Wednesday, February 16, 2005

Deaning the Party into a Concrete Abutment

There are a few fun posts here and here, courtesy of RealClearPolitics about what Howard Dean's chairmanship at the DNC means. While I've been eager to snicker at the suicidal choice for chairman that he is, it really does remain to be seen whether Dean will allow himself to be transformed beyond late 2003 into the leader that the Democrats desperately, desperately need to get off of the ground. If he can keep his head down and work behind the scenes to keep the Democrats well funded, sparing the irresponsible rhetoric, and making inroads towards the center, he'll be a hero.

But I caught a number of apologists this weekend not talking up Dean, but rather trying to leave the impression that he was not going to be the disaster many expect. Rather underwhelming endorsements, I think. Better yet, the recent signal from Harry Reid that he, not Dean, will be setting Democratic policy, should make very clear that even in-house Dean is viewed as a liability.

The biggest key to any Dean success will quite simply be keeping his mouth shut. The CS Monitor article to which I linked has Dean making references to the New Testament, and claiming that the Democrats are living the principles taught in it. A mistake. It would be wise for Dr. Dean to avoid making references to his prior gaffes, where he placed the Book of Job in the New Testament when asked which of the New Testament books was his favorite. Howard forgot that his mouth, including but not limited to the I Have A Scream speech, is what killed him in January 2004. The chairman in supposed to be an operator, not a blowhard; it's about how they can flip red states in 2008, not simply avoiding the need to control damage by the guy who is supposed to be the party's booster in chief.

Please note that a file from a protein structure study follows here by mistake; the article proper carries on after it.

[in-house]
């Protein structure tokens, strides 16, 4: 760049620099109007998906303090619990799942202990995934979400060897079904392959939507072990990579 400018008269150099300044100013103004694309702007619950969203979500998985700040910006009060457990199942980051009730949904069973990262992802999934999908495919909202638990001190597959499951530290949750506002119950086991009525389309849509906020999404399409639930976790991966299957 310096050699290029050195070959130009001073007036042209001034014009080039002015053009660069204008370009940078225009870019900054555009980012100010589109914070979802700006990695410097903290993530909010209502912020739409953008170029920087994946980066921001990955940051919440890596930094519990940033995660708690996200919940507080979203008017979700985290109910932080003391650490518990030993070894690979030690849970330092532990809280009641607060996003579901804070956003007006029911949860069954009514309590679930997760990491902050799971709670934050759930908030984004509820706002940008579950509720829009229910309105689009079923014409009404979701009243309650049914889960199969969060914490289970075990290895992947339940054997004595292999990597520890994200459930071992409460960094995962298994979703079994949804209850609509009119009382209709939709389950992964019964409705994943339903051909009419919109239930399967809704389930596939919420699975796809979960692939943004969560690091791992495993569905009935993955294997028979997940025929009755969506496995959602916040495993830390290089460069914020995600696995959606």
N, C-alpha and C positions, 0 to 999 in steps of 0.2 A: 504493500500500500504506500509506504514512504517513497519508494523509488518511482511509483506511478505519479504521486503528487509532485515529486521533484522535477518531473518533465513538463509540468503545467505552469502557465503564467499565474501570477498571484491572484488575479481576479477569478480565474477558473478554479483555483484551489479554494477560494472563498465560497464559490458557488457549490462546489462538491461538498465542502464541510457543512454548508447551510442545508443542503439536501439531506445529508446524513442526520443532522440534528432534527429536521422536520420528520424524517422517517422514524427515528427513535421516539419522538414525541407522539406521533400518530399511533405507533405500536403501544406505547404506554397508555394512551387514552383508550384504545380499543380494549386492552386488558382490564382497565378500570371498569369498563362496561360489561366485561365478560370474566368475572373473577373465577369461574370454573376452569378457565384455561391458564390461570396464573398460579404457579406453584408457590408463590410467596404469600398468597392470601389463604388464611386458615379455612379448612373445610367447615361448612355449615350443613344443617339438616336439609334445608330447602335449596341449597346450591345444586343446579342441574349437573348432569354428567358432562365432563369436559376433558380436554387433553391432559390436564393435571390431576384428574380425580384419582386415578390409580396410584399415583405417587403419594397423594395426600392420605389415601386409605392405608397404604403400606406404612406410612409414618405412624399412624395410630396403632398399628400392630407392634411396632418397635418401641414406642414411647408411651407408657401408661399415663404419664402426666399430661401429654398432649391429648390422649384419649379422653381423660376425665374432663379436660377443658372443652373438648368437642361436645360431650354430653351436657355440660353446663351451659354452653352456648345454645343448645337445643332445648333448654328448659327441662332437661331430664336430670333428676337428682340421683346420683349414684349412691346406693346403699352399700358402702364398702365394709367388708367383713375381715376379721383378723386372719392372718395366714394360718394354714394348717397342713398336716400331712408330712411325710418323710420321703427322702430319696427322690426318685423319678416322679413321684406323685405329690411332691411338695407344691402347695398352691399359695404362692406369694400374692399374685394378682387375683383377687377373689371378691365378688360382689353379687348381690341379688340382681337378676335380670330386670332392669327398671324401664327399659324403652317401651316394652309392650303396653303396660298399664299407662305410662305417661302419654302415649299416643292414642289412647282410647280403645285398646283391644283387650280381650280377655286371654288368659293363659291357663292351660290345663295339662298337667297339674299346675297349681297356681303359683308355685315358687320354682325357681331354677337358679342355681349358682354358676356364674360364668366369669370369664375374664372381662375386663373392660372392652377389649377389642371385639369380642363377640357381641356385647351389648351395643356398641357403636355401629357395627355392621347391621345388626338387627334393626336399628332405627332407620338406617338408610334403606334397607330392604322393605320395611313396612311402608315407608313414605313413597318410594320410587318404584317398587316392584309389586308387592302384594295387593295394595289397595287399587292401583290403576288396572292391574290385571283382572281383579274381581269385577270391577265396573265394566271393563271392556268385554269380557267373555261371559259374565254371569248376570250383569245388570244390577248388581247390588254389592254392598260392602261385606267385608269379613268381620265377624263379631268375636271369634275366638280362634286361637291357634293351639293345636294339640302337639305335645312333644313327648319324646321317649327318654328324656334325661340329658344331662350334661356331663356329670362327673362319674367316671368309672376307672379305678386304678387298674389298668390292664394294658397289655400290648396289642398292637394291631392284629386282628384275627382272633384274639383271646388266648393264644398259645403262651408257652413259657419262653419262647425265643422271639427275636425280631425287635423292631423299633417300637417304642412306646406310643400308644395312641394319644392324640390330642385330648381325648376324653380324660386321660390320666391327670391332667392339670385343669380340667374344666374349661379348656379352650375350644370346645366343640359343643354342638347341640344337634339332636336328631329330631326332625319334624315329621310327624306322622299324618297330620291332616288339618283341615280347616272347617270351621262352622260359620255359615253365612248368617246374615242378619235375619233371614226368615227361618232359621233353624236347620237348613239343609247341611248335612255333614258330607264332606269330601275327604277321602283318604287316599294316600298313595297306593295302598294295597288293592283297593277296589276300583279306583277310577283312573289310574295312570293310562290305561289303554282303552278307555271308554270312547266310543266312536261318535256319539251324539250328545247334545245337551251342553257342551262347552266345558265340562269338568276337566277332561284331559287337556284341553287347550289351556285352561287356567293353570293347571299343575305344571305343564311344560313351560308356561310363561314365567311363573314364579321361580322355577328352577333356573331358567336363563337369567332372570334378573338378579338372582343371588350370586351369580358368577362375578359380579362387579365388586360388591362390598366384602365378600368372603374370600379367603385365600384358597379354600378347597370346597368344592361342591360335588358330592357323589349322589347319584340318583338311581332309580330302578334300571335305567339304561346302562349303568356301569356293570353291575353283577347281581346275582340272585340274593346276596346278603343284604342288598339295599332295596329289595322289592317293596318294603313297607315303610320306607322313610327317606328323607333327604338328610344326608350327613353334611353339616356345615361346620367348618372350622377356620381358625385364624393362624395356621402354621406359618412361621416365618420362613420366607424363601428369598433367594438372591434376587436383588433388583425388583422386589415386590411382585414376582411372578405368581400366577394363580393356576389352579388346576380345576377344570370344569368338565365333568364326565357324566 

His first test will be 2006. If the Dems fail to gain seats in the House and Senate, that would mark three straight elections where they failed to gain when every historical indicator favored their victory. It would signal a true erosion of their party, and would speak poorly of their White House prospects for 2008.

So let's raise our glasses to Howard Dean. It will be an interesting few years. May fortune favor the foolish.


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